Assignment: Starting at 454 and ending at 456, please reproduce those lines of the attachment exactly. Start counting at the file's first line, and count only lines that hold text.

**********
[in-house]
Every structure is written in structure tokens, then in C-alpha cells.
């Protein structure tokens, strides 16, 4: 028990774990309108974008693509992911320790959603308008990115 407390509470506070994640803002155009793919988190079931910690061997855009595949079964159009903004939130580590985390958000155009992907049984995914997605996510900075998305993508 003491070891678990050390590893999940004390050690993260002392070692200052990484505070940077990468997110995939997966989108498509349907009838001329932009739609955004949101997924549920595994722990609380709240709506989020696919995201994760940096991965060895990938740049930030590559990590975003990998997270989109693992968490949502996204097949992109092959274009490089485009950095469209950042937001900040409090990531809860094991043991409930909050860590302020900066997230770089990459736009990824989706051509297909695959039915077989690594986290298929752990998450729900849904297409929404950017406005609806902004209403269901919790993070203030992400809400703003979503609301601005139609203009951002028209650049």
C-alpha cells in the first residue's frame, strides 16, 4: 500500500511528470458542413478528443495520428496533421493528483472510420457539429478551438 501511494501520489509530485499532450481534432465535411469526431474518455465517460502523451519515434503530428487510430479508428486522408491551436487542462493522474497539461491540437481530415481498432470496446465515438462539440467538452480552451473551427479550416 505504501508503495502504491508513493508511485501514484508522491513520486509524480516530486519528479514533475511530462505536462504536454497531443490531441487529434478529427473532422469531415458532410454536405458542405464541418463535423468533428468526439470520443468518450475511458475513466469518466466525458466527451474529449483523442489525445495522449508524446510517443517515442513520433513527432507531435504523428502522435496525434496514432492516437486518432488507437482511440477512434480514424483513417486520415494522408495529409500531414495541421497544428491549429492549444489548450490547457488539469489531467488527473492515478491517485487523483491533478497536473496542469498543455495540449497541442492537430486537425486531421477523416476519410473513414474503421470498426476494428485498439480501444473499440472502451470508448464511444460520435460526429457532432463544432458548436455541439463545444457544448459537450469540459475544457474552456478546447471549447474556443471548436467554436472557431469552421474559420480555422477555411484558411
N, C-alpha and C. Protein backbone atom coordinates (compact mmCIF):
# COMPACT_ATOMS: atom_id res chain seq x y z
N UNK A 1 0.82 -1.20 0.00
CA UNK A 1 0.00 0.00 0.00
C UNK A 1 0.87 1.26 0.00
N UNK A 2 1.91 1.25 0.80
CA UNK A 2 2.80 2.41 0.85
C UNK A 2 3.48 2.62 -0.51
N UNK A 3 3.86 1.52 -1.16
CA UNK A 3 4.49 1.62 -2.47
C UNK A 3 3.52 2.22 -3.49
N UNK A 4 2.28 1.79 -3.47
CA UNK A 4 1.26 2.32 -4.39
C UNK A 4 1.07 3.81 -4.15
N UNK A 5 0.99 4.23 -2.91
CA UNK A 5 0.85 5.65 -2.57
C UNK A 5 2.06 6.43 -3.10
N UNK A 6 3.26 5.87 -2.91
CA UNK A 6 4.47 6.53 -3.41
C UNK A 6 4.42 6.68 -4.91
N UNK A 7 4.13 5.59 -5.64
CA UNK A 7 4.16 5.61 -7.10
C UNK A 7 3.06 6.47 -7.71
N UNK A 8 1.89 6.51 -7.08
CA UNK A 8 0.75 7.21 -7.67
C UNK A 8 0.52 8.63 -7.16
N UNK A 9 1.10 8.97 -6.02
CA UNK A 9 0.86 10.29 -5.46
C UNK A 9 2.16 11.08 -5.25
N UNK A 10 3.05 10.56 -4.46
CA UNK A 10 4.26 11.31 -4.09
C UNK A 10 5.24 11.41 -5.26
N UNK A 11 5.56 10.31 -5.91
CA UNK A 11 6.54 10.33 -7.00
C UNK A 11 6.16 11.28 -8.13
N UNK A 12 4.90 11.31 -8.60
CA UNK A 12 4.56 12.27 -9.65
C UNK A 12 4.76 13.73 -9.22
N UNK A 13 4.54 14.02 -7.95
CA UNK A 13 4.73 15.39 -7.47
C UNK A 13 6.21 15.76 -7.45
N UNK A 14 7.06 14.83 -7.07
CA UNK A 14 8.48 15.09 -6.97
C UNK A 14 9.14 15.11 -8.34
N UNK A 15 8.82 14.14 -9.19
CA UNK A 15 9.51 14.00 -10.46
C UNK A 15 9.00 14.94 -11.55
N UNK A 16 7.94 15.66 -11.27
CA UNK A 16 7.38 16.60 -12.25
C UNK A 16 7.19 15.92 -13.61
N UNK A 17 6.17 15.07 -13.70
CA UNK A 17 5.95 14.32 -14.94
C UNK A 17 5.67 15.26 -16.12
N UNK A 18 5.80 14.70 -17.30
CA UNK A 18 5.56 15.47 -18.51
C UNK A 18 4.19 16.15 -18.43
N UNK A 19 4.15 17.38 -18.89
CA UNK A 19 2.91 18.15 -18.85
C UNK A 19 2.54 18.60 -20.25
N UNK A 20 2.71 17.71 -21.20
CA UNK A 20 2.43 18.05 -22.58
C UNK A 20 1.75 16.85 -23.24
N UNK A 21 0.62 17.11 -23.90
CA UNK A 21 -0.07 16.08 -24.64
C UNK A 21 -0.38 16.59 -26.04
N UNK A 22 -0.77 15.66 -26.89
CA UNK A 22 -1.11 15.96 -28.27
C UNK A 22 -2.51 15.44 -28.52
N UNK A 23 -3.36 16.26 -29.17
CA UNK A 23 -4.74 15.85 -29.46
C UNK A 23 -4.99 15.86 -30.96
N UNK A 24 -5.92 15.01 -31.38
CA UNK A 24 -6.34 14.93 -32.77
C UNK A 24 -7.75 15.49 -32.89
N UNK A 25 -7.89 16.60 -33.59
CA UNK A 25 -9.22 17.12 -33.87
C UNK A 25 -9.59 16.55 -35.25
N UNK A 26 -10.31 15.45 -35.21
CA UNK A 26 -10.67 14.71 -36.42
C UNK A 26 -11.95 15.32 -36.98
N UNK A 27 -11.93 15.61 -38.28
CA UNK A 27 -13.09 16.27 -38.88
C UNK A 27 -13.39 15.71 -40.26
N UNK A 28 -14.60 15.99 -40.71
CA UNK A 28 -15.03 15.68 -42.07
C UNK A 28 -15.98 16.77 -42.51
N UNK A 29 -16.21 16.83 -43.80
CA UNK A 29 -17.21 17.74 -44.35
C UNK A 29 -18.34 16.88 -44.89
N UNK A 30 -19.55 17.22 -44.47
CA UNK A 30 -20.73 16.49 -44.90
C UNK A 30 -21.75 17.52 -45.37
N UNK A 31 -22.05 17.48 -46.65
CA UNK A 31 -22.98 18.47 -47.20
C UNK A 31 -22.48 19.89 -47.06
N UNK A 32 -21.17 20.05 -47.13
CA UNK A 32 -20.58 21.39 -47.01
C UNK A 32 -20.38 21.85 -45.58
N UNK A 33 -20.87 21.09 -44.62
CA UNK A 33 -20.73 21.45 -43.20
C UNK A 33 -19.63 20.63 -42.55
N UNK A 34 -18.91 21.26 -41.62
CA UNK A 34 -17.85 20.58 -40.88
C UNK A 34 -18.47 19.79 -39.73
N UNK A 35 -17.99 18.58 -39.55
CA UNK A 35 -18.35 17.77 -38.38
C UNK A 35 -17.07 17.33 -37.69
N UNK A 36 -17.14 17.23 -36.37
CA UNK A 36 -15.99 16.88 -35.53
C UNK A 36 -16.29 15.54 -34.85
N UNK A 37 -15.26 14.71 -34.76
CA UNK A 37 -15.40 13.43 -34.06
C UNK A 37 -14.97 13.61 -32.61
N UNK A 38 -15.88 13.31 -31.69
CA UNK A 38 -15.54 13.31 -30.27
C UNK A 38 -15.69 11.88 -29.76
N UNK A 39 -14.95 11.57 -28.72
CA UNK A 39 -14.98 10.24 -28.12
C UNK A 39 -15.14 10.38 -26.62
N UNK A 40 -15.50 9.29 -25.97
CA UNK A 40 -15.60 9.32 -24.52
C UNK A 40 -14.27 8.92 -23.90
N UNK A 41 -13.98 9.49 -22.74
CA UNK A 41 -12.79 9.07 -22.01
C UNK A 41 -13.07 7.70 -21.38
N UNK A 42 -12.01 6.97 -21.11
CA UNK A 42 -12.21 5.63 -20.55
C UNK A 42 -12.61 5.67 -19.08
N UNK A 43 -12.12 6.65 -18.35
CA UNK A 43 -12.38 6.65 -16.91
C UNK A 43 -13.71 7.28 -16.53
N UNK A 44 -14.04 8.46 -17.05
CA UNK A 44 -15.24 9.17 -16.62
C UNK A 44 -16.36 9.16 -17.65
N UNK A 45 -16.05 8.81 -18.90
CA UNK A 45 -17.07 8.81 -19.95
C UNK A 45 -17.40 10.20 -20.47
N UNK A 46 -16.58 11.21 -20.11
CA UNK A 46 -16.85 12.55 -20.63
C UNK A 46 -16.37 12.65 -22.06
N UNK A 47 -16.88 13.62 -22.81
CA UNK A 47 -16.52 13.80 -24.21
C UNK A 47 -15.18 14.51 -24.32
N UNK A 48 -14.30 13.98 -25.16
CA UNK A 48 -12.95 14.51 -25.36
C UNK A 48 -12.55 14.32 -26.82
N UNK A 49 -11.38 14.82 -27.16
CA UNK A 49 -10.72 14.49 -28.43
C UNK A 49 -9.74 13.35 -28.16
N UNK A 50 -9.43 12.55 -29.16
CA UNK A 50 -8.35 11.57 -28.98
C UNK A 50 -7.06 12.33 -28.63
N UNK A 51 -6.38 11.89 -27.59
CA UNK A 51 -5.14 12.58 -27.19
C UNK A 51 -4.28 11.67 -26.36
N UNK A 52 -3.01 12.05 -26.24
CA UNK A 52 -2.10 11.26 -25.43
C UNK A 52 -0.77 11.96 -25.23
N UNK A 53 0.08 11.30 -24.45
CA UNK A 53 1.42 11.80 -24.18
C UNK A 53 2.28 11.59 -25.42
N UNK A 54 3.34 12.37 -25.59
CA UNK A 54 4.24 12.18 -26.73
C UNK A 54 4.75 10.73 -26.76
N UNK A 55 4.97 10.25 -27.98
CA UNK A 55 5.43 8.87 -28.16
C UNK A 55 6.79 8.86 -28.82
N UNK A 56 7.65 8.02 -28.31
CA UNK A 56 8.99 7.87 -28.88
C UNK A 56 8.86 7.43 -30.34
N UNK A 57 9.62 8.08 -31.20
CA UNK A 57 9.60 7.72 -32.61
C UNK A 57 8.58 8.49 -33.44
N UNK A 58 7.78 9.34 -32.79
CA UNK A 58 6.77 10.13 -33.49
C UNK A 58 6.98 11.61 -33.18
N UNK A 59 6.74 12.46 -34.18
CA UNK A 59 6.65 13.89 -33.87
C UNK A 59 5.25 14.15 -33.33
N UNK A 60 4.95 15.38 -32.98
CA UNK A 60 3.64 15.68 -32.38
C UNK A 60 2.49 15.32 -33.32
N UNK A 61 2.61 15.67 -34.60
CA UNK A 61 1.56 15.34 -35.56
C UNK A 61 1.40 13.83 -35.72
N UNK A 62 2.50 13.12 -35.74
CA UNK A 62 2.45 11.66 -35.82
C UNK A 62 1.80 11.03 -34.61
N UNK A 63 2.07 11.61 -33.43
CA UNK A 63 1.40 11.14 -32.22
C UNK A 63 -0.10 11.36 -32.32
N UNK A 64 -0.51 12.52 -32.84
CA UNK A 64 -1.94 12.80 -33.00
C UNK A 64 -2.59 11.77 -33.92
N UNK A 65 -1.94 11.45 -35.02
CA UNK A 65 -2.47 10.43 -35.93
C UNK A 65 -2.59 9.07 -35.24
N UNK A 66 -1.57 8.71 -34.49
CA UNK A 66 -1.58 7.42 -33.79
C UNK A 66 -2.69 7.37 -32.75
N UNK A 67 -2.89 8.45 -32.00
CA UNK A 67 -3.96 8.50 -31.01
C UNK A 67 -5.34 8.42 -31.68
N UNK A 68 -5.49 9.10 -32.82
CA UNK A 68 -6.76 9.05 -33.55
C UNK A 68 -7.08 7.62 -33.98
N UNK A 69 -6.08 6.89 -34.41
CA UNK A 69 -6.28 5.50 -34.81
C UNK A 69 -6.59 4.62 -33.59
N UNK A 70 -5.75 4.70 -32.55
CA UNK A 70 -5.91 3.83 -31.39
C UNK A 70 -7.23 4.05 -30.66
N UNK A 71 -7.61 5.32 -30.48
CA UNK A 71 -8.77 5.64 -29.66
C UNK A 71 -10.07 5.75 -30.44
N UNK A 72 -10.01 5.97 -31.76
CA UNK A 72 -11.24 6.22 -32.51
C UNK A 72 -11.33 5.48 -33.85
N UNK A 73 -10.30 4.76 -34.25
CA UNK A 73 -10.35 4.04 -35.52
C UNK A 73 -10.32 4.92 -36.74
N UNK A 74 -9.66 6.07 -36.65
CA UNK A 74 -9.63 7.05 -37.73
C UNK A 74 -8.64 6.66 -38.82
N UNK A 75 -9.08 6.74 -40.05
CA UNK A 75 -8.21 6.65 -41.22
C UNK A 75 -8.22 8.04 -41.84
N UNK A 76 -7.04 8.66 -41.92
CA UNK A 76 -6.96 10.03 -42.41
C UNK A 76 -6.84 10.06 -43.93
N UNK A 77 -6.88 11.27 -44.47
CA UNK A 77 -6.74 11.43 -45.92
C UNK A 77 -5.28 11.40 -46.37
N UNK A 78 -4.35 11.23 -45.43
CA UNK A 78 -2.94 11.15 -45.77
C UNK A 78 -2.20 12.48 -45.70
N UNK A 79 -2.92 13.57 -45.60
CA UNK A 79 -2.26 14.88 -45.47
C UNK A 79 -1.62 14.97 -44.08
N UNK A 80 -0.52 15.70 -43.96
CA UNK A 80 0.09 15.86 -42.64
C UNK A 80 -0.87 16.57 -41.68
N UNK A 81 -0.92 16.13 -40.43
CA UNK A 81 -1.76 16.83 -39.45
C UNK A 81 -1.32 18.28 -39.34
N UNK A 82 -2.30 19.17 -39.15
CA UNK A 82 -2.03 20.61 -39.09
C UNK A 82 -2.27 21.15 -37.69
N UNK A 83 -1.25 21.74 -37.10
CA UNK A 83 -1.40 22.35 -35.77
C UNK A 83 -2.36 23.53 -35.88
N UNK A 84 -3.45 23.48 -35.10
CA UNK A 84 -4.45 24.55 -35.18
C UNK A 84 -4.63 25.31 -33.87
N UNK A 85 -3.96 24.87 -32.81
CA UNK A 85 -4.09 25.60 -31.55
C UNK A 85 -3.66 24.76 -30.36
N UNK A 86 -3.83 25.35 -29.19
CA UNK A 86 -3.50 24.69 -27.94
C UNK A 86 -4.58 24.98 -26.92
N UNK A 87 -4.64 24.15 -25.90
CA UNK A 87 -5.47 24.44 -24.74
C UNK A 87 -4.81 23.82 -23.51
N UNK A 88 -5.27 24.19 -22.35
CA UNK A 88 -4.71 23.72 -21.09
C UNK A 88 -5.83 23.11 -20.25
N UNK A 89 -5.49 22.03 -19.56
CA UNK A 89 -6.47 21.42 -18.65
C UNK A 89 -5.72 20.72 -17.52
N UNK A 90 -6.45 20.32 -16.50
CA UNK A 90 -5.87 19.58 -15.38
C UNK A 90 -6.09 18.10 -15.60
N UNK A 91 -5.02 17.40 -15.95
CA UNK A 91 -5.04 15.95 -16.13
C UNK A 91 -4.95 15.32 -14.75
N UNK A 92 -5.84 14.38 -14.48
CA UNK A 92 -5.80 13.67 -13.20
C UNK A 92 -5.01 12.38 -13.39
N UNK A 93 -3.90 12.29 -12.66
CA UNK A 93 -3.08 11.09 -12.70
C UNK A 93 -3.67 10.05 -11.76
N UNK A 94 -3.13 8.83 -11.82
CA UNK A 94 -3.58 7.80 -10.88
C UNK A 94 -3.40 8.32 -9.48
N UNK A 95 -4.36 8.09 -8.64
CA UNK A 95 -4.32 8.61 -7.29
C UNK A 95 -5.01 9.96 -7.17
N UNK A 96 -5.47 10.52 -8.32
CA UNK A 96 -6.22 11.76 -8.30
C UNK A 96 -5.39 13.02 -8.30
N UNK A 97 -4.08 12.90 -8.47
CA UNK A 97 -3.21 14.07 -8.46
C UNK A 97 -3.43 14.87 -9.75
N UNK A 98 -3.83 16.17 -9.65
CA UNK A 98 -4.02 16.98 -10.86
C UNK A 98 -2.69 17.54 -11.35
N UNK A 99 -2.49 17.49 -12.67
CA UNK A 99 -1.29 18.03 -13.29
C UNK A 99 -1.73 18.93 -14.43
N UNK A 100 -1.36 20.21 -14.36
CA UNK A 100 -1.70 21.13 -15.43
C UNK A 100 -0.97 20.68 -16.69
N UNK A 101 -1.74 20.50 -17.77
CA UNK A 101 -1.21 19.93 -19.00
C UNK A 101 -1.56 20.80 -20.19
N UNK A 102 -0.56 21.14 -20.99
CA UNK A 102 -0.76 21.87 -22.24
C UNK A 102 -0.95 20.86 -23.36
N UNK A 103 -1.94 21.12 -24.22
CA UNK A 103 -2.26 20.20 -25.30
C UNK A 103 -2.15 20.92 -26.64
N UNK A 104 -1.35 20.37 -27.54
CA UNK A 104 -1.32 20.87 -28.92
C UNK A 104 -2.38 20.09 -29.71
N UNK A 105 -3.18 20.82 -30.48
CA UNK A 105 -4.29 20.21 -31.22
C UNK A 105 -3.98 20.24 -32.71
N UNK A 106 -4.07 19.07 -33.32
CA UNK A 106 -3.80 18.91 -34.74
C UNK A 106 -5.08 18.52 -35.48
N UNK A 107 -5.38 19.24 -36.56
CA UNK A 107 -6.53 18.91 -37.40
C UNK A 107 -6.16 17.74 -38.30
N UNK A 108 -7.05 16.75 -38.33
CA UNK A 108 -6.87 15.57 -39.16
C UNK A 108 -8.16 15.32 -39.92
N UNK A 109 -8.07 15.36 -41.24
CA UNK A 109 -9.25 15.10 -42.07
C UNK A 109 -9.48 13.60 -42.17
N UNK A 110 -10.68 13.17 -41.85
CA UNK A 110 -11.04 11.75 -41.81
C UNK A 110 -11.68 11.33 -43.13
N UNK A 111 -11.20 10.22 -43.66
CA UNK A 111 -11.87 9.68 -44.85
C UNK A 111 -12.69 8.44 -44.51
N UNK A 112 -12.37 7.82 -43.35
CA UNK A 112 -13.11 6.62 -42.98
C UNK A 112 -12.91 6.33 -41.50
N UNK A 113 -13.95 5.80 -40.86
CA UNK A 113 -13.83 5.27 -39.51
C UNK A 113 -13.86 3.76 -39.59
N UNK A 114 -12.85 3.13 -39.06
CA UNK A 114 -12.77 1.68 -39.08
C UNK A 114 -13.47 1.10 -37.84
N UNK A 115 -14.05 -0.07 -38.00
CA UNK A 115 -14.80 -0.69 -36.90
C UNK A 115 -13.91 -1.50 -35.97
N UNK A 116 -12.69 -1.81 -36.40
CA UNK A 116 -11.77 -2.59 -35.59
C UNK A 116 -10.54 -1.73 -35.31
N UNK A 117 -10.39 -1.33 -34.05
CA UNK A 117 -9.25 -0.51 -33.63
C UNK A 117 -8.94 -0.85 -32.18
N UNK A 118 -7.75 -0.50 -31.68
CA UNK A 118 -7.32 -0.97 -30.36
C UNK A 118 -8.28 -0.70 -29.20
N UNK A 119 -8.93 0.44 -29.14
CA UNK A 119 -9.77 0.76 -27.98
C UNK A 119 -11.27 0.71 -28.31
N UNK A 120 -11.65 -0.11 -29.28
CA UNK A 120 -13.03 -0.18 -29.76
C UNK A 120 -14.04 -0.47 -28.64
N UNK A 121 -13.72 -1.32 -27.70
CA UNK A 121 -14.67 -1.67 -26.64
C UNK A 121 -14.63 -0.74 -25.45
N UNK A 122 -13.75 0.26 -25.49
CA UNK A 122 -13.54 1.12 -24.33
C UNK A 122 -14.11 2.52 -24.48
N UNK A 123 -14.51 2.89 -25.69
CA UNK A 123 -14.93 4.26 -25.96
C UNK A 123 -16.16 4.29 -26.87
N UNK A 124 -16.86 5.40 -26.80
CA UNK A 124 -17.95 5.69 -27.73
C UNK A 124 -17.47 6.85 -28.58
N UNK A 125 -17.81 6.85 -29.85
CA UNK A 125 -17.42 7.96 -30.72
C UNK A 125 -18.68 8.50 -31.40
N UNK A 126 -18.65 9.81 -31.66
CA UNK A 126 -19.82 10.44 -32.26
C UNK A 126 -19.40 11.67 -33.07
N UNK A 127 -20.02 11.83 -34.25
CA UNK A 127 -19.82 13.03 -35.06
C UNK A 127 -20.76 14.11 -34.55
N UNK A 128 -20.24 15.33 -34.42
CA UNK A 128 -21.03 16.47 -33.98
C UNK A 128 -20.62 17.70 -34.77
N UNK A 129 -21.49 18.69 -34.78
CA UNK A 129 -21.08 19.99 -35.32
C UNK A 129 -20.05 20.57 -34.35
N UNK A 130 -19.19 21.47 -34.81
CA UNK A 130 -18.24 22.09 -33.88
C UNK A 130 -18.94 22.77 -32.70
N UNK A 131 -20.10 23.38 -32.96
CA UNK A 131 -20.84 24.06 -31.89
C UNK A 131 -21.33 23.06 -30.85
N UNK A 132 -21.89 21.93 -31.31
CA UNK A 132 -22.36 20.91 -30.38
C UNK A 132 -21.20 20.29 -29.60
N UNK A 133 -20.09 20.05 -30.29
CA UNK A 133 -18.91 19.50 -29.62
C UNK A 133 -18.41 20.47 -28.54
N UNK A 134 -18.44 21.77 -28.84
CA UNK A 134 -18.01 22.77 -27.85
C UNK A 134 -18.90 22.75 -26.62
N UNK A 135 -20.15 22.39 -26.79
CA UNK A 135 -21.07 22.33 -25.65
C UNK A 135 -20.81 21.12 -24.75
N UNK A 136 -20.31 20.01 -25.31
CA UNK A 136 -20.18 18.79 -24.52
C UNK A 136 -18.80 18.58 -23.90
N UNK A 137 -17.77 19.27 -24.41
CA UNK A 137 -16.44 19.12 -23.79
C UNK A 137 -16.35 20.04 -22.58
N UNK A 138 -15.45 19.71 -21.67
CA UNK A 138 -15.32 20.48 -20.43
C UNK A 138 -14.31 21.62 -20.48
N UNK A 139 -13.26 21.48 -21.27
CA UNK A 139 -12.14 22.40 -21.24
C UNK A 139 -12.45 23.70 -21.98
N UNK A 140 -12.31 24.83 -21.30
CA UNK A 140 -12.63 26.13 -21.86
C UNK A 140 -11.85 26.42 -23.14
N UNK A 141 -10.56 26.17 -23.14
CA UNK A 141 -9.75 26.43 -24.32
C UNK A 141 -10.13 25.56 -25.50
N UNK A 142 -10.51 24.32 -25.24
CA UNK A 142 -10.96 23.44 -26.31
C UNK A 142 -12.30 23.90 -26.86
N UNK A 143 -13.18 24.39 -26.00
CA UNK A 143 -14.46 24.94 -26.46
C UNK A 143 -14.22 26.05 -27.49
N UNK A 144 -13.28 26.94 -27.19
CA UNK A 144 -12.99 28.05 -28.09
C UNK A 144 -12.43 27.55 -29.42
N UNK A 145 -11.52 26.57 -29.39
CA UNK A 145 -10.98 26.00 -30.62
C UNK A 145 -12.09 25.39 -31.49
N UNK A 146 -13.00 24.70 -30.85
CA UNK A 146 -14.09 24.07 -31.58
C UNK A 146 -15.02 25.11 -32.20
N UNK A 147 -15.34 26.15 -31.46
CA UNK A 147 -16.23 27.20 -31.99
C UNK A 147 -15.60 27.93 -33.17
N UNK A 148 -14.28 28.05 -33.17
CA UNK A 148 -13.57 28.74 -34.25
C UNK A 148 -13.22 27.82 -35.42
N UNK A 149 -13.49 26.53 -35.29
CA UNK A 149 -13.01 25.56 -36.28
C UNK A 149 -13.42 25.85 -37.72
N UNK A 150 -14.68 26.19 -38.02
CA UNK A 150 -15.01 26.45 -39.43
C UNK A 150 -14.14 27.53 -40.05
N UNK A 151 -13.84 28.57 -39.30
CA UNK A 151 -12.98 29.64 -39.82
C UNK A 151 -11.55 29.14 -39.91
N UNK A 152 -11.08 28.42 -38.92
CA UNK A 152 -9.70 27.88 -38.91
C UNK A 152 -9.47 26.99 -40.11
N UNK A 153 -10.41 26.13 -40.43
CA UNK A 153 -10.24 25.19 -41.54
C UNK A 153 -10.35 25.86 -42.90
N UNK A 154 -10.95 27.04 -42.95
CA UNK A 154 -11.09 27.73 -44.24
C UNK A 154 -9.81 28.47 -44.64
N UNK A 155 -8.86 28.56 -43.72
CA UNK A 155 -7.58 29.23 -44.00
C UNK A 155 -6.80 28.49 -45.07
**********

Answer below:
N UNK A 150 -14.68 26.19 -38.02
CA UNK A 150 -15.01 26.45 -39.43
C UNK A 150 -14.14 27.53 -40.05